Structure and scaling of nearby clusters of galaxies – in X-rays

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G.W. Pratt, Ringberg, 26/10/2005 Structure and scaling of nearby clusters of galaxies – in X-rays Gabriel W. Pratt, MPE Garching, Germany

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Structure and scaling of nearby clusters of galaxies – in X-rays Gabriel W. Pratt, MPE Garching, Germany. Introduction. Ω M =1, Ω Λ =0, σ 8 =0.6. Ω M =0.3, Ω Λ =0.7, σ 8 =0.9. [Evrard et al. 2002]. Rationale. - PowerPoint PPT Presentation

Transcript of Structure and scaling of nearby clusters of galaxies – in X-rays

  • Structure and scaling of nearby clusters of galaxies in X-raysGabriel W. Pratt, MPE Garching, Germany

  • IntroductionM=1, =0, 8=0.6M=0.3, =0.7, 8=0.9[Evrard et al. 2002]

  • Rationale Cluster mass is most fundamental characteristic most useful for cosmology (whatever the cosmological test) We will never measure the mass of every cluster need mass-observable relations (e.g., M-T, LX-M) or proxies thereof (e.g., LX-T) We need to establish robust scaling relations (local and distant) Detailed structural investigation only possible at low-z astrophysics of the ICM & its evolution

  • Introduction Simplest model of structure formation is dark matter-driven hierarchical gravitational collapse Gas follows DM Expect simple self-similar scaling of haloes with mass (& redshift) scaling laws, structural similarityBryan & Norman (1998); Navarro et al. (1995,1997)

    M T3/2z=0z=0.5z=1

  • ROSAT X-ray EM profiles(Arnaud et al. 2002; also Vikhlinin et al. 1999)Real clusters are structurally similar, but the scaling laws are differentASCA/Ginga LX-T relation LX T3(Arnaud & Evrard 1999; also Markevitch 1998)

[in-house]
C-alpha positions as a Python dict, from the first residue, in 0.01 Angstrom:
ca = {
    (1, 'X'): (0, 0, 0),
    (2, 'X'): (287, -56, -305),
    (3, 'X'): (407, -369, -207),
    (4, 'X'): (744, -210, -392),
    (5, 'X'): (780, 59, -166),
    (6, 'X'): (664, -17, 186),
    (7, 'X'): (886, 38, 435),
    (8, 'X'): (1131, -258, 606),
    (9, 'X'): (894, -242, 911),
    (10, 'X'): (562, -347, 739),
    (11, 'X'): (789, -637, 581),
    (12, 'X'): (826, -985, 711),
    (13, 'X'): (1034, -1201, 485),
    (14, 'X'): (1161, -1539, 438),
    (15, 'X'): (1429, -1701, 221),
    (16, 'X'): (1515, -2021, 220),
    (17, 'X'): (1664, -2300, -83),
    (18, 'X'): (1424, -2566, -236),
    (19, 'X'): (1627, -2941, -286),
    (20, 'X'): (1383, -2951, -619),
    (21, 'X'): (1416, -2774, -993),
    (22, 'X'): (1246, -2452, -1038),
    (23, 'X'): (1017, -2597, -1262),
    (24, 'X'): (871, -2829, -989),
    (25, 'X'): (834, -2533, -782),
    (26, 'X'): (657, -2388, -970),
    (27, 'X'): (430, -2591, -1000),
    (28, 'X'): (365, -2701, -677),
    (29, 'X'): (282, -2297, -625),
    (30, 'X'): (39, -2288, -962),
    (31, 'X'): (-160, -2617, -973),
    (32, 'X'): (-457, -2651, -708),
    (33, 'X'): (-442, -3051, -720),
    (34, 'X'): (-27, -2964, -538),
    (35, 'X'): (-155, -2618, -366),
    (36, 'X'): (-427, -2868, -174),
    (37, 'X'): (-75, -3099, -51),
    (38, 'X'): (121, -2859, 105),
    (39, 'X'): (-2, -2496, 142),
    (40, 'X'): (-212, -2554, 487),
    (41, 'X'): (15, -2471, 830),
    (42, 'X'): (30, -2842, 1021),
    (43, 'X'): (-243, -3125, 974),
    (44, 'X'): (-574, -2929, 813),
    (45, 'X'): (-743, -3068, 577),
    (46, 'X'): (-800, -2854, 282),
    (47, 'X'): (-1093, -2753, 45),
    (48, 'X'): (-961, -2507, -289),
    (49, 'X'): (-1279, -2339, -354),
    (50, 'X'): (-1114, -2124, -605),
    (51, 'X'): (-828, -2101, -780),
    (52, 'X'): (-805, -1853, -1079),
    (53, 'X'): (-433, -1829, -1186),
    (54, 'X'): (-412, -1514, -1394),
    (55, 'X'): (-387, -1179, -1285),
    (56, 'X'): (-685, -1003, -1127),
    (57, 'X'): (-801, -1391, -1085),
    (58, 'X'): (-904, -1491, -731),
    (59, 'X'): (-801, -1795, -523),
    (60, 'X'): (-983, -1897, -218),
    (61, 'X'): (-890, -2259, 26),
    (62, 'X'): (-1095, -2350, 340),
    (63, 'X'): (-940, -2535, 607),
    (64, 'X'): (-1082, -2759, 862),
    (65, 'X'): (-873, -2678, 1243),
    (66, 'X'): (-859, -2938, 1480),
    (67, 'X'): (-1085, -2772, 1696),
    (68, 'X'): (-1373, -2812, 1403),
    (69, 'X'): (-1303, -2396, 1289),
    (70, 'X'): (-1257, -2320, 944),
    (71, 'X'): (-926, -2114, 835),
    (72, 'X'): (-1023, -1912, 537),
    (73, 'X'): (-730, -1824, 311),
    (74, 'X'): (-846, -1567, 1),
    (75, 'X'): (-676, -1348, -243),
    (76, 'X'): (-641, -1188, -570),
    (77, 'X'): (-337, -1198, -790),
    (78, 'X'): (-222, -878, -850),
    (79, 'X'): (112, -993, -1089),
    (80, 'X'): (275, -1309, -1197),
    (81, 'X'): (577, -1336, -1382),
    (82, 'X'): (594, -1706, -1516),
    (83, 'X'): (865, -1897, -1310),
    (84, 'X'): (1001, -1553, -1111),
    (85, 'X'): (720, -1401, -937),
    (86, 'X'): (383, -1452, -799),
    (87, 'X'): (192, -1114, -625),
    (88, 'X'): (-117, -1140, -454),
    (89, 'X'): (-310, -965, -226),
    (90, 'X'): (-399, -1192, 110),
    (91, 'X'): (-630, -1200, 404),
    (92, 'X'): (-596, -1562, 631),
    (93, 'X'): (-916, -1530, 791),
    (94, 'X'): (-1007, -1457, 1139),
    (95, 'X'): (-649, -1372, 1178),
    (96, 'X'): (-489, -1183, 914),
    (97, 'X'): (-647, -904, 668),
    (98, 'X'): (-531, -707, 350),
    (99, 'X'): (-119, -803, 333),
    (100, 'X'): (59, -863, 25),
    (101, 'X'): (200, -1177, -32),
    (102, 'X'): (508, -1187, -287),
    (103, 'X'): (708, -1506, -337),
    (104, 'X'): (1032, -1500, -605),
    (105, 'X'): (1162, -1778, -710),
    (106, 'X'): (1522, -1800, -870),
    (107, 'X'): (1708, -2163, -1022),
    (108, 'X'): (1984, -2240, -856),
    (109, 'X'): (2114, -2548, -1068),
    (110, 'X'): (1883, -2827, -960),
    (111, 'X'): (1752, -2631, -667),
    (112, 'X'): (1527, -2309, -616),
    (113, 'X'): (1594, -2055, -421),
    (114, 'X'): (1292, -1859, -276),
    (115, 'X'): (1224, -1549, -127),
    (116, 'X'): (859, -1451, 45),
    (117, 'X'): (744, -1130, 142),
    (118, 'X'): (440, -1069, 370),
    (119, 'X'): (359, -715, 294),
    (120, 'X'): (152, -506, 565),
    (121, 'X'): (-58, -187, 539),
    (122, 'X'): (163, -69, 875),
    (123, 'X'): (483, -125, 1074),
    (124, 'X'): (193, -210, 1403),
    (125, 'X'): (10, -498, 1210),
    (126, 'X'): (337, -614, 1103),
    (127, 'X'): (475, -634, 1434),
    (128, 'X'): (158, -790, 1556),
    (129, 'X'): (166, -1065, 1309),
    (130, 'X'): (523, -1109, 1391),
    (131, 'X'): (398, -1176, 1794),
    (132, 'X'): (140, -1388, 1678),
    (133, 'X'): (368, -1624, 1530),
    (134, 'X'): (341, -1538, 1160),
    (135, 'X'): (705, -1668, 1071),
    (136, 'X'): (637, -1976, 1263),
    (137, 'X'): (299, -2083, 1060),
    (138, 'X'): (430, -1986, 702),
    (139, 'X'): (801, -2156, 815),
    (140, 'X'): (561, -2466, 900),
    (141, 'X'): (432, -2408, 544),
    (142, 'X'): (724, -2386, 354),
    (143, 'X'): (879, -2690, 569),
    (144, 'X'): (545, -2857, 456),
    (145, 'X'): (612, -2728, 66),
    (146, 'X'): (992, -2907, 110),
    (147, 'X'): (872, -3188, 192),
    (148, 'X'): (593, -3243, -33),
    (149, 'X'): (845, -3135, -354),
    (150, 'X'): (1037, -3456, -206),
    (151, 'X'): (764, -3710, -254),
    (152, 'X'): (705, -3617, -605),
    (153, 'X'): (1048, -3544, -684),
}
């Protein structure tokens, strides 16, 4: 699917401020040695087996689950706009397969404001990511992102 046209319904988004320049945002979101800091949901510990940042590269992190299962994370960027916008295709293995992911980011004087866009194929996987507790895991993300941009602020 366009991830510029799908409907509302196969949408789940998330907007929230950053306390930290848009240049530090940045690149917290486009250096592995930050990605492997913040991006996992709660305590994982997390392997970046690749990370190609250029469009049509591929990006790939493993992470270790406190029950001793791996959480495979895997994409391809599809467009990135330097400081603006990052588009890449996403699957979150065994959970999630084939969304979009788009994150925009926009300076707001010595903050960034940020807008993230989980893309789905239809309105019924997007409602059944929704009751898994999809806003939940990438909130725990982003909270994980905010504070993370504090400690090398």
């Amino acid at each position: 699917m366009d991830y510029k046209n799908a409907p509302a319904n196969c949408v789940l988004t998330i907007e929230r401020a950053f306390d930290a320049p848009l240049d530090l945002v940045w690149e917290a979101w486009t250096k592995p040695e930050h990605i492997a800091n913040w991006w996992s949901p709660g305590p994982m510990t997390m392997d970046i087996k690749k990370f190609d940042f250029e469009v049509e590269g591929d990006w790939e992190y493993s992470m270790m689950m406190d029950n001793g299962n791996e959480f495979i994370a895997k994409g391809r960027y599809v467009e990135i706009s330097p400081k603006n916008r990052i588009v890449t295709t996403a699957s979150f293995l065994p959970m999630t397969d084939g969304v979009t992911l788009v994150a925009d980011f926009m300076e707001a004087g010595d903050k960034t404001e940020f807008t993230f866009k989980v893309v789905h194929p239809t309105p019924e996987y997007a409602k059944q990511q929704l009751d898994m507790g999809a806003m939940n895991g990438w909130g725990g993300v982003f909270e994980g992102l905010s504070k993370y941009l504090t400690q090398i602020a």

Non-gravitational effects influence gas properties?

    Real clusters

  • Is our basic understanding of cluster formation correct? Are the dark matter properties consistent with predictions? e.g., NFW DM (r/rS)-1[1+ (r/rS)]-2 with c=R200/rs weakly dependent on mass

    How good is our understanding of the gas physics? Structure and scaling of entropyKey questions

  • Converging observational support for dark matter predictions

  • Universal profile Universal mass/density profile down to low mass NFW model good description < 15% dispersion in mass profiles at 0.1 R200~2 keV~8 keV

  • M500M200c500c200Concentration parameters[Pointecouteau et al. 2005; XMM simulations by Dolag et al. 2004][Vikhlinin et al. astro-ph/0507092; Chandra] = 3 ( ~ 4.6) = 5 Concentration parameters in range expected Dark matter properties consistent with predictions

  • The MT relation: cosmological connection

  • Context[Pierpaoli, Scott & White 2001]Value of cosmological parameters measurable with clusters using number count methods (8, M) depends sensitively on the normalisation of the cluster M-T relation

    In X-rays, we get M from ne and T

    Need to know the gas physics in detail

    MT normalisation8